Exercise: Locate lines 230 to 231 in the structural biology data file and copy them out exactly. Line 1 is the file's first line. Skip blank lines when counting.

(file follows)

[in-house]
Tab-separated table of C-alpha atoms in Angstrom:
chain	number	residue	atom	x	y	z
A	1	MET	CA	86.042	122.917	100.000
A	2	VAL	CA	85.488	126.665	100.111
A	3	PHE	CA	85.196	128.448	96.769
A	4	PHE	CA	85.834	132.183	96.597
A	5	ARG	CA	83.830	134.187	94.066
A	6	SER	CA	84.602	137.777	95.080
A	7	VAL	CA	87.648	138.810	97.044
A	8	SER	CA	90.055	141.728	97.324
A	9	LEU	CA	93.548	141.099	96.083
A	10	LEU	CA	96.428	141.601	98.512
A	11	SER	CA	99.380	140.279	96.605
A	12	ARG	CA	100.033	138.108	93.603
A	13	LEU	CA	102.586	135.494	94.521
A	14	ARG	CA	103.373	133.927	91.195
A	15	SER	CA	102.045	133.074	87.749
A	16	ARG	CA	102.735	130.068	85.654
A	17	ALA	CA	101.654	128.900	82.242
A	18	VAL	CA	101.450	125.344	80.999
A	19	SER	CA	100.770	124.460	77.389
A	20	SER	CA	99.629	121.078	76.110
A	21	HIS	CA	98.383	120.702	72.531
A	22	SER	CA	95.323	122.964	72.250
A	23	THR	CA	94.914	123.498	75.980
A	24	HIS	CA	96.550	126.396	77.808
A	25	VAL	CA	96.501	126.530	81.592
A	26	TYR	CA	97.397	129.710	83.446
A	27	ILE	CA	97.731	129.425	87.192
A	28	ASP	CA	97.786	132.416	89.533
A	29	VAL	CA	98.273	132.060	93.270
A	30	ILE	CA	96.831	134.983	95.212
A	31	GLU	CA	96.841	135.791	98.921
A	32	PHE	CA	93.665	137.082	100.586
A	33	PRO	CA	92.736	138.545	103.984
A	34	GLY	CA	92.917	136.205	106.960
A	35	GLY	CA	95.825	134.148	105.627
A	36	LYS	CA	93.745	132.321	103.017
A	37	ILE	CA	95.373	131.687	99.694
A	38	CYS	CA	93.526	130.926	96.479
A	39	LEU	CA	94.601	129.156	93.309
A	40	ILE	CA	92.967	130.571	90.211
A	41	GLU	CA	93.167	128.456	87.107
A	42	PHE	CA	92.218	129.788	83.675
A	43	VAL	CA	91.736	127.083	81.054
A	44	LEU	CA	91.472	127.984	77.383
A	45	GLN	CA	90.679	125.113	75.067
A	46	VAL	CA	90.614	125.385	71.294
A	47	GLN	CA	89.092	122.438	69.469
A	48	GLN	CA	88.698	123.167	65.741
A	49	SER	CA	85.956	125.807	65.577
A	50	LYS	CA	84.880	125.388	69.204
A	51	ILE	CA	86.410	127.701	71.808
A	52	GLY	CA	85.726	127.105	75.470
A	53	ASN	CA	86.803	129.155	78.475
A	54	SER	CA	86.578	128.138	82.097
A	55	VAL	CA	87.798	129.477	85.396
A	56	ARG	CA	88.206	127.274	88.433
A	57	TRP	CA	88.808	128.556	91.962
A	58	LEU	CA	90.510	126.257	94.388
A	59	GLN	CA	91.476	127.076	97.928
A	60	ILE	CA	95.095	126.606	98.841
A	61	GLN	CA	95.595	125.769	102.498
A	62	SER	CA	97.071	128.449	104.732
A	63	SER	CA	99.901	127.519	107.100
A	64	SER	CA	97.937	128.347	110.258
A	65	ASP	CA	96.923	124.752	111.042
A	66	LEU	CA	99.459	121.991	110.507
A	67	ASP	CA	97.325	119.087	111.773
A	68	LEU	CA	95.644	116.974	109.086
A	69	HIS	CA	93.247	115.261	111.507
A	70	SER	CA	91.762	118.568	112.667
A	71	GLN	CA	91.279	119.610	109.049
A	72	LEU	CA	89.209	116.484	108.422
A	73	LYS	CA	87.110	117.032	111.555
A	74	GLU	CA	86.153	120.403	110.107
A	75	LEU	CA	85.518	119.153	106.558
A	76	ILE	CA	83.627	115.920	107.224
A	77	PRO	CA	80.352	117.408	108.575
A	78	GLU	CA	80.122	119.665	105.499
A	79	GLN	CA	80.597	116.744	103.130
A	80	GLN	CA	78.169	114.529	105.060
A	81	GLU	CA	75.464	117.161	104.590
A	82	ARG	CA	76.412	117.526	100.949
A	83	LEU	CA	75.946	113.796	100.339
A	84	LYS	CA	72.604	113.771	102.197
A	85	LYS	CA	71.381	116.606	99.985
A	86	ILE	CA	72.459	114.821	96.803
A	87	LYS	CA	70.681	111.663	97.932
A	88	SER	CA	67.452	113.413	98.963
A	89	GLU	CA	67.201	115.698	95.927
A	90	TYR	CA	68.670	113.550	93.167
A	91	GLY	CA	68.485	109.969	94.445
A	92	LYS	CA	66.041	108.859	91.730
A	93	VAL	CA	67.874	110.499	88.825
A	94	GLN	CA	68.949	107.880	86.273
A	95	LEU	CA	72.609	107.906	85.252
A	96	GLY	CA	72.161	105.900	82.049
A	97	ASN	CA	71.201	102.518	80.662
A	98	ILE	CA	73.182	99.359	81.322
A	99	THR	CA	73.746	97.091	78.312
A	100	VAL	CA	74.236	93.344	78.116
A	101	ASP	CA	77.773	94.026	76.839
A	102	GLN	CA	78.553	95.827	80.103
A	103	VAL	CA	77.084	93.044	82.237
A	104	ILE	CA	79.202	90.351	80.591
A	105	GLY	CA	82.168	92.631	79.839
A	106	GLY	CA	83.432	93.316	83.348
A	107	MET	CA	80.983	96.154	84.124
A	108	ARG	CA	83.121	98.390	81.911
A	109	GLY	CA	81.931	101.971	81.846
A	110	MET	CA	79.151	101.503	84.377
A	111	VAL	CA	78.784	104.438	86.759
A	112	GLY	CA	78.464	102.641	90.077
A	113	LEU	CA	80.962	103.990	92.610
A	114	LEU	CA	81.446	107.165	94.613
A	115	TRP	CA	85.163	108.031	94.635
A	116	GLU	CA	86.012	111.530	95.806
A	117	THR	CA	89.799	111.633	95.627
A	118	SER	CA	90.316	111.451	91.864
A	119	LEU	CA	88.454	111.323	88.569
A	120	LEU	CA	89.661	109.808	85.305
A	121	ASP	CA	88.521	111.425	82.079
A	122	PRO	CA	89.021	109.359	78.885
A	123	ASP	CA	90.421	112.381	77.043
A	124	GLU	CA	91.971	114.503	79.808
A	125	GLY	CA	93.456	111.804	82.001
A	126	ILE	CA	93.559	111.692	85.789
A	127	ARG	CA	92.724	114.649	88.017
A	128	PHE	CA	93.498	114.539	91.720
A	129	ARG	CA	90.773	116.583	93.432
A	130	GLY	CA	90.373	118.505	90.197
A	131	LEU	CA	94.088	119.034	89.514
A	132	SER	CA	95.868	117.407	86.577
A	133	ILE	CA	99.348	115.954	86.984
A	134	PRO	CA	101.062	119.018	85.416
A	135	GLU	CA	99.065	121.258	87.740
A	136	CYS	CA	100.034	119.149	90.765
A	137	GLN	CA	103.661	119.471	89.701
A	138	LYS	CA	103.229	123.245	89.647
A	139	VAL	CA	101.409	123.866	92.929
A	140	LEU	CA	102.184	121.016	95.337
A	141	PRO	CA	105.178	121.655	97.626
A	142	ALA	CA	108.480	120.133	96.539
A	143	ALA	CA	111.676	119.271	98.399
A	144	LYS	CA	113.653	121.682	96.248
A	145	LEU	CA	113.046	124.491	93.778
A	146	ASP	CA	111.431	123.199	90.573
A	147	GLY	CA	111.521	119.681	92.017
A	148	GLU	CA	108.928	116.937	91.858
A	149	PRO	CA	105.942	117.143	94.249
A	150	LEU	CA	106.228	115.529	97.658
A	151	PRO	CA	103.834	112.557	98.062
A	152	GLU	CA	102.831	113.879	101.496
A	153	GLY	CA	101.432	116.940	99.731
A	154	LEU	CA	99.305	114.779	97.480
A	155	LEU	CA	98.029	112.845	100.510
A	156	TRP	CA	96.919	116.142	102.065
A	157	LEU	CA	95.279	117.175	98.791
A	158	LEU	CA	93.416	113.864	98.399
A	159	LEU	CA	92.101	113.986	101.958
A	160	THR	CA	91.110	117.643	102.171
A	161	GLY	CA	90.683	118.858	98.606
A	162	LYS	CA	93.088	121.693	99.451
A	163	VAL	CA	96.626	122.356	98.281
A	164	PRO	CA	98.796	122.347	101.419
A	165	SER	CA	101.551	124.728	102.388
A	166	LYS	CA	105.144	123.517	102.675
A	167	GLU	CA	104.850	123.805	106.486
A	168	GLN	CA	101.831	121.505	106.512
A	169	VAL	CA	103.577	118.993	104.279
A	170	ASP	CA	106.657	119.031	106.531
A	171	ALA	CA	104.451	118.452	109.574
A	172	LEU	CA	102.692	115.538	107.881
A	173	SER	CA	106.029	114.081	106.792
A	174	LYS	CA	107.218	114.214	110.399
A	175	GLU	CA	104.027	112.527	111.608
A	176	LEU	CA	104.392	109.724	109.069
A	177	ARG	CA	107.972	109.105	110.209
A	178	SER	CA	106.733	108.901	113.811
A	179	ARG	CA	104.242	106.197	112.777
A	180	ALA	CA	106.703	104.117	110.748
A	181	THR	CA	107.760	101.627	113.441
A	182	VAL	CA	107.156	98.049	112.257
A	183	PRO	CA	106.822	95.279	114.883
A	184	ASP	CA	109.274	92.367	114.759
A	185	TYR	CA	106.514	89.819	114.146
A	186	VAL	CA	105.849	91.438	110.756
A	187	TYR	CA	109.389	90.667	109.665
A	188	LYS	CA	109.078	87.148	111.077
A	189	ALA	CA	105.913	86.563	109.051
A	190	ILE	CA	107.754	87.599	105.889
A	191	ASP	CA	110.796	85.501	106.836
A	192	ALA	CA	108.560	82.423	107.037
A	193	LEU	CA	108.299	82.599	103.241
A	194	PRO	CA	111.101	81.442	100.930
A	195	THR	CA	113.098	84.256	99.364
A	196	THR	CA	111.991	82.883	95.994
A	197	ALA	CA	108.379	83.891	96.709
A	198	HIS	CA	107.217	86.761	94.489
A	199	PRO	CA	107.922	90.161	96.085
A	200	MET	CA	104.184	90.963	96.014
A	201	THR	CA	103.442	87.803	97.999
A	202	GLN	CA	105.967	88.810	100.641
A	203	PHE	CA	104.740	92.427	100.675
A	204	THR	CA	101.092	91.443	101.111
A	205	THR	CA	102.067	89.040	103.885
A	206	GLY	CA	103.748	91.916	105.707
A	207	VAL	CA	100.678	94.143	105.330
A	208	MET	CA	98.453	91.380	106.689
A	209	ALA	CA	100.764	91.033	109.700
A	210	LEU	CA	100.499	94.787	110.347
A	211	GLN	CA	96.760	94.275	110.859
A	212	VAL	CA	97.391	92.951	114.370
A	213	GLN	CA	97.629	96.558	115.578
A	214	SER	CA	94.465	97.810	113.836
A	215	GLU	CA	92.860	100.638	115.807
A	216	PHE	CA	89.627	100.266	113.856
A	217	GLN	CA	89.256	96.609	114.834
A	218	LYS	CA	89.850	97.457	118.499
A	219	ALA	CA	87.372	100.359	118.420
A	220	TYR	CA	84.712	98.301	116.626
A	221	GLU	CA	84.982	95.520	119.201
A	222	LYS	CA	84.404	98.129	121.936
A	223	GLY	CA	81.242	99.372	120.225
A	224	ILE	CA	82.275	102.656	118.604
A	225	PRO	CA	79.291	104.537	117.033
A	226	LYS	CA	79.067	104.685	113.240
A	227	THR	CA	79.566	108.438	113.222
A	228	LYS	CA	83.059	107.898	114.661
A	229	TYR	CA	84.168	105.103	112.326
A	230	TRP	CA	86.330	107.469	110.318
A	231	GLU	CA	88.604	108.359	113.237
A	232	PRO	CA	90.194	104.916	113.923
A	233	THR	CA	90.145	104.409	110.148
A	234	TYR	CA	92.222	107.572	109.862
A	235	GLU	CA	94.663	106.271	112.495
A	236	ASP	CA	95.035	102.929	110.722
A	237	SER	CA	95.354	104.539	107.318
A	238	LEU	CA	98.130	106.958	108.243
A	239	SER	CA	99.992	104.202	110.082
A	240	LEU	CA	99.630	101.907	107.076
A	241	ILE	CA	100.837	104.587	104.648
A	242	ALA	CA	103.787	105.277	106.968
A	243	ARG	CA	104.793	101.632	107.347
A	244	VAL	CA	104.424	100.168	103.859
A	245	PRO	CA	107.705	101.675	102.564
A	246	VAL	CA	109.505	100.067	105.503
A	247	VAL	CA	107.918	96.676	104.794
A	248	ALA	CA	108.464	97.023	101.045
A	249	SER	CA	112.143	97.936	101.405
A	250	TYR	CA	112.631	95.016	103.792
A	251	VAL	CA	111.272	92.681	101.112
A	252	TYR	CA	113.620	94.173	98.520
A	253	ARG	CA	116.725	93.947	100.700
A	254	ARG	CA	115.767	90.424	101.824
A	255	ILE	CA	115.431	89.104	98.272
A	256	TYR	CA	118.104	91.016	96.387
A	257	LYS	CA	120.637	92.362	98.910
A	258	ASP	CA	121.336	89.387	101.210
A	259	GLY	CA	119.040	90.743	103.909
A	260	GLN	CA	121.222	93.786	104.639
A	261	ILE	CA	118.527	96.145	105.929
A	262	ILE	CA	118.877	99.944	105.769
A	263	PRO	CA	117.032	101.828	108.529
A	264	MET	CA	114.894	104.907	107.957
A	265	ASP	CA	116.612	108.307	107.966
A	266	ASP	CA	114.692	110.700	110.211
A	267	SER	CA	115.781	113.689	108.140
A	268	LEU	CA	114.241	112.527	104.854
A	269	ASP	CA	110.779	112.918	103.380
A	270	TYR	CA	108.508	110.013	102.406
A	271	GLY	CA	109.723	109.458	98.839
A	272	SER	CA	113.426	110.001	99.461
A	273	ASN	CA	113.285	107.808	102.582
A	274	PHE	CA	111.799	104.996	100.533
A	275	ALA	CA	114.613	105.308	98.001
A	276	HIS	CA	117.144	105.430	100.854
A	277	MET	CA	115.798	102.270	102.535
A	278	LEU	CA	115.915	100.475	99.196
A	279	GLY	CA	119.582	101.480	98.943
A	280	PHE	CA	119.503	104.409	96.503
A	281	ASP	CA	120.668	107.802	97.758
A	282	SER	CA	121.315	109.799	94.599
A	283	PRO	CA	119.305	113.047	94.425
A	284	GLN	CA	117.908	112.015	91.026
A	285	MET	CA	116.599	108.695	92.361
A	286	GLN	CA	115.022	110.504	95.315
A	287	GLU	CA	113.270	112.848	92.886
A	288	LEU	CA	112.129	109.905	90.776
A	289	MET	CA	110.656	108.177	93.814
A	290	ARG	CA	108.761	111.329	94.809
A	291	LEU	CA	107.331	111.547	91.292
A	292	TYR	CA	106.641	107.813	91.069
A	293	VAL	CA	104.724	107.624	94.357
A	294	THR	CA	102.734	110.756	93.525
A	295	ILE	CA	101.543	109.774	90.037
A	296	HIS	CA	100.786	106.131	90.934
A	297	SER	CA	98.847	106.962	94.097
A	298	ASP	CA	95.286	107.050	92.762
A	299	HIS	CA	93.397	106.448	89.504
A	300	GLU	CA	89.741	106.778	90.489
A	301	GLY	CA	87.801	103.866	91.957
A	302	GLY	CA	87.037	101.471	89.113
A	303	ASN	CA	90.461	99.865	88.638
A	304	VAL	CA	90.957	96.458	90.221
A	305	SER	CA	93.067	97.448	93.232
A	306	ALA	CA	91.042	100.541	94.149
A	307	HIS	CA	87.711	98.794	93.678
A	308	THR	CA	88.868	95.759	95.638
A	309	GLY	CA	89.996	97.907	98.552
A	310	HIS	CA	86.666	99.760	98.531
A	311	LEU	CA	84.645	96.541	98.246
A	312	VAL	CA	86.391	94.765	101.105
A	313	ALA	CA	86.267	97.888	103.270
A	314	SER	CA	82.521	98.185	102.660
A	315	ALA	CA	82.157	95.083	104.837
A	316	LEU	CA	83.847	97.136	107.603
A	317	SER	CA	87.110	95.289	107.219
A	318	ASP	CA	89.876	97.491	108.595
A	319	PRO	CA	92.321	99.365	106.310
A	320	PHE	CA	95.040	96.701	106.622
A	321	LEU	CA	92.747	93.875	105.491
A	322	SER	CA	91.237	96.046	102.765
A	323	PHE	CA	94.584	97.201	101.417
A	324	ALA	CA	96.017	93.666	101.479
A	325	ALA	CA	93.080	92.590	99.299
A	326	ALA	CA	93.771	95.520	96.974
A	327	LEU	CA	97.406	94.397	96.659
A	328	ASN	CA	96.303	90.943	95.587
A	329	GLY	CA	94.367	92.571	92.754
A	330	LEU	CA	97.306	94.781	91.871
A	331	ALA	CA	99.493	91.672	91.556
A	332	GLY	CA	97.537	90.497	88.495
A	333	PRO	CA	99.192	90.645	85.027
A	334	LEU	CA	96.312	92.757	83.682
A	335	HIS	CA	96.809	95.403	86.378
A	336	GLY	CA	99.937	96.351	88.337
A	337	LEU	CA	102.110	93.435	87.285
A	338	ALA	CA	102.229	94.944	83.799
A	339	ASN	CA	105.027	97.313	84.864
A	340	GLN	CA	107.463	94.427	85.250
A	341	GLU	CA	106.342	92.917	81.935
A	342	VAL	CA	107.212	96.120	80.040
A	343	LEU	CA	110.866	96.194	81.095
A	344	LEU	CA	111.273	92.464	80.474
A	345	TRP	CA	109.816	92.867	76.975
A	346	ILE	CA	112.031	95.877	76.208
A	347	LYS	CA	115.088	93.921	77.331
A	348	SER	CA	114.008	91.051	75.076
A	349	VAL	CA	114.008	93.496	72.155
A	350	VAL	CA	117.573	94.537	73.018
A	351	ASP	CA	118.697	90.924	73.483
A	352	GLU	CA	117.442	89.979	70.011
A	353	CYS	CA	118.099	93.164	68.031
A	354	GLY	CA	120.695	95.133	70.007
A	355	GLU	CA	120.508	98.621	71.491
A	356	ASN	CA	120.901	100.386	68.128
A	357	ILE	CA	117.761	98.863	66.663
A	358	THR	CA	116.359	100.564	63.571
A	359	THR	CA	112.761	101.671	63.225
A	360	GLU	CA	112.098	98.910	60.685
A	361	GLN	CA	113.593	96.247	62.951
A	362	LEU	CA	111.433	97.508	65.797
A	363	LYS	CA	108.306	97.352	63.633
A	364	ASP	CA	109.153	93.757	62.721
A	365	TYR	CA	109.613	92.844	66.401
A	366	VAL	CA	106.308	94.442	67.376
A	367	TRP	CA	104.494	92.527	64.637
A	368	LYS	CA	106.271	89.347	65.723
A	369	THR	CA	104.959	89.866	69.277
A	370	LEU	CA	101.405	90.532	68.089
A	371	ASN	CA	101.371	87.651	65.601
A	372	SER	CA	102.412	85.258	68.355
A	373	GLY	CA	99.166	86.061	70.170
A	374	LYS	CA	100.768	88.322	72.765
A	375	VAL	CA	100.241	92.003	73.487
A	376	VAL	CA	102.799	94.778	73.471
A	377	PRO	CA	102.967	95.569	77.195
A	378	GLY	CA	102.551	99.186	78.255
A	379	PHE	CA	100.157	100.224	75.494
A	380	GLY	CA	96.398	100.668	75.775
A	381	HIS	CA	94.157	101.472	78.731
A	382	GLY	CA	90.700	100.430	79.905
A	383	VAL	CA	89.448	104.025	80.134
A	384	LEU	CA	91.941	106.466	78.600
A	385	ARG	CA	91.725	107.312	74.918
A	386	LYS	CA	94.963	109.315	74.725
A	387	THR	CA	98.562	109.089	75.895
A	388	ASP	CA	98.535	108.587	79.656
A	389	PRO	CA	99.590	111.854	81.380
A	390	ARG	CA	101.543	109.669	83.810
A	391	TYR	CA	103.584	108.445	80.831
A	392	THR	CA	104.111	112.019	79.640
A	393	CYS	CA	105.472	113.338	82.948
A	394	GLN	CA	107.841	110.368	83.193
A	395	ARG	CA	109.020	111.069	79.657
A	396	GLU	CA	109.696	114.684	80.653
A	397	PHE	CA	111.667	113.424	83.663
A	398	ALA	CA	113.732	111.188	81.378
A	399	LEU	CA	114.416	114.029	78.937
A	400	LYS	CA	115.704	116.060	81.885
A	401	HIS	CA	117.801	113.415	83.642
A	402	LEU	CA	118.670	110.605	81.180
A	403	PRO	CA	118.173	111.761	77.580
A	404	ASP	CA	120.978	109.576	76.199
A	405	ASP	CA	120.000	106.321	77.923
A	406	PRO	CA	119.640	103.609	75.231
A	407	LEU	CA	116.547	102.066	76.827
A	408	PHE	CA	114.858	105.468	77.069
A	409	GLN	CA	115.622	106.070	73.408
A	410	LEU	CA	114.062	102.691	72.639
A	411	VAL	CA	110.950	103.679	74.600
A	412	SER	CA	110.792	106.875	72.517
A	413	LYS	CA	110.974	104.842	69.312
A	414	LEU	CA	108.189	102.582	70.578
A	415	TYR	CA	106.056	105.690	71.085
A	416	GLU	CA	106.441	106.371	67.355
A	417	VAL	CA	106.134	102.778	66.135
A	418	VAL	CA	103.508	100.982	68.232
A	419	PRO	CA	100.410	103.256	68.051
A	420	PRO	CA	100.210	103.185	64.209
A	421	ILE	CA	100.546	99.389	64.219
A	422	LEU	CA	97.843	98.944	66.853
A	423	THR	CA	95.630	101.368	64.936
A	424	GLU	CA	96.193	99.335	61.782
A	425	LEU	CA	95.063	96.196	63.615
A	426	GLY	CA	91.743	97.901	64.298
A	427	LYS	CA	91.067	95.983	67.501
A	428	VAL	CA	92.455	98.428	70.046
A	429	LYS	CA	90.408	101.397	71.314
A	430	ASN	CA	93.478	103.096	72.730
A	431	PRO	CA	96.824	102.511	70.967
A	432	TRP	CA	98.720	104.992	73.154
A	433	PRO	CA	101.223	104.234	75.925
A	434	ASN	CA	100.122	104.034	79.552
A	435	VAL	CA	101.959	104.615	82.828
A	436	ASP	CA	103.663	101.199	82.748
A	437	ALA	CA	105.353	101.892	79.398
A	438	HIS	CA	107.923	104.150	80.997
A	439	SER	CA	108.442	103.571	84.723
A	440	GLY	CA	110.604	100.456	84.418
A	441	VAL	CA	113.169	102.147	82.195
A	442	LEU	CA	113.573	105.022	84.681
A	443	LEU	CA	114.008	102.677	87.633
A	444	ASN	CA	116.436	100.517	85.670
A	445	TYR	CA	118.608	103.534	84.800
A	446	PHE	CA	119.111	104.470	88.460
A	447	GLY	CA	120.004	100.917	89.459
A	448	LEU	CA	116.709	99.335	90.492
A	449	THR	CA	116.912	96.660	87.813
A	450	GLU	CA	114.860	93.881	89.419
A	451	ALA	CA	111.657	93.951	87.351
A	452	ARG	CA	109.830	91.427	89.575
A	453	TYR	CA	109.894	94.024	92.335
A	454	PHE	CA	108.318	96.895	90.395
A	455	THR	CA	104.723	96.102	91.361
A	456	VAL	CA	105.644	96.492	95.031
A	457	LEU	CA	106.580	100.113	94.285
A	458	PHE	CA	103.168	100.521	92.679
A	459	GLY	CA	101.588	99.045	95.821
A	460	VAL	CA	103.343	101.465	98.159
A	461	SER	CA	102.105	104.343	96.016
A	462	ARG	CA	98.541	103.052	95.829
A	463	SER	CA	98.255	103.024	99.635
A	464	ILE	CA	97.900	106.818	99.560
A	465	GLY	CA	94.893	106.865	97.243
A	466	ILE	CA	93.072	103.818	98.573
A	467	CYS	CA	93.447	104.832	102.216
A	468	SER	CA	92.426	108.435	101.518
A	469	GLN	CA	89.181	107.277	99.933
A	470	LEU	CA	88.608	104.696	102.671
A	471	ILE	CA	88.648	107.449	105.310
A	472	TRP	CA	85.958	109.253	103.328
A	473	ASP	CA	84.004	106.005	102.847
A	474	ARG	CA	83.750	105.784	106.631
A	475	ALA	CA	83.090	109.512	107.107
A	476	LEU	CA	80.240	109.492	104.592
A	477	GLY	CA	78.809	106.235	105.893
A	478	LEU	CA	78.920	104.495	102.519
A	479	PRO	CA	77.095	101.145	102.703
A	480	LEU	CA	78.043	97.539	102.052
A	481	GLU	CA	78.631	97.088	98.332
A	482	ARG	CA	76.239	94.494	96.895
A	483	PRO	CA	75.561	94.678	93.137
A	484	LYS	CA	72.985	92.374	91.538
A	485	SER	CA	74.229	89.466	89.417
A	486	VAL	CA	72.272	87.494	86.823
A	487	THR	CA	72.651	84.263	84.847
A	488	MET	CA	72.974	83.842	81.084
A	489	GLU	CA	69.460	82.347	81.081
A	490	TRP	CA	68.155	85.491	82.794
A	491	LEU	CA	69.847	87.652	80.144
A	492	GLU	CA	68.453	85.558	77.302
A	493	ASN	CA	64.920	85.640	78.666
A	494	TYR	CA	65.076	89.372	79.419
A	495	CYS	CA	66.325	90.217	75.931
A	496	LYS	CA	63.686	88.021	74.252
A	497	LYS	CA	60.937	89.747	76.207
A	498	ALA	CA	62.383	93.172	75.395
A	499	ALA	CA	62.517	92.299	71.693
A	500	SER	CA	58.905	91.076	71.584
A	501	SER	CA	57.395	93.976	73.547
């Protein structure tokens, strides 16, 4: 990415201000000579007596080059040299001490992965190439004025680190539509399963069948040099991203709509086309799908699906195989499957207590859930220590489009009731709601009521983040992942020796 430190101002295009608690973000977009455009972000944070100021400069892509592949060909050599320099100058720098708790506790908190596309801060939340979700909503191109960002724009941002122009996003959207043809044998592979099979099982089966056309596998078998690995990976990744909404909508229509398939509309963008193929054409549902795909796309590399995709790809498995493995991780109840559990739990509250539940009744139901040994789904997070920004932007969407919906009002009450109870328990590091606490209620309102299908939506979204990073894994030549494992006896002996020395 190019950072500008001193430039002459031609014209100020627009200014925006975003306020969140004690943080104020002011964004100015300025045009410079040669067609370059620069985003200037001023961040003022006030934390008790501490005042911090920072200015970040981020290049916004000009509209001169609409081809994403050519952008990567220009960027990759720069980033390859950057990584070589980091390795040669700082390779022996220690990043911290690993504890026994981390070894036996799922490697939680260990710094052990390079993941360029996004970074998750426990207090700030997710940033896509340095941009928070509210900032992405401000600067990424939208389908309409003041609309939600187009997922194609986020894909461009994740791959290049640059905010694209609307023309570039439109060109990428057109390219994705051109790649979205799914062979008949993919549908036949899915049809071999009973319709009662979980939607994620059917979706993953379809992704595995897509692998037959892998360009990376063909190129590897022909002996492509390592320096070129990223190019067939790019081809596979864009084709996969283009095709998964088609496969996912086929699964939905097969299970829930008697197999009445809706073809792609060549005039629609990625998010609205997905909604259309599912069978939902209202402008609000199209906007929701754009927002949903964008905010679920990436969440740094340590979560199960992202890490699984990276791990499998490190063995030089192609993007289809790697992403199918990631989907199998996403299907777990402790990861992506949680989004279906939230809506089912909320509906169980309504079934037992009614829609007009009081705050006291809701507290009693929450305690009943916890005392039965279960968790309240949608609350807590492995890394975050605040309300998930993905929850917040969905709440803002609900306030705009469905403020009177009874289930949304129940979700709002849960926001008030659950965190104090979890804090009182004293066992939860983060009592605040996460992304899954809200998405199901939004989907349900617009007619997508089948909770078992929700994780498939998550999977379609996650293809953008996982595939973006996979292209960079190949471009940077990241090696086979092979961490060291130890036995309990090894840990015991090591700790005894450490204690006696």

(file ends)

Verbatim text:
A	227	THR	CA	79.566	108.438	113.222
A	228	LYS	CA	83.059	107.898	114.661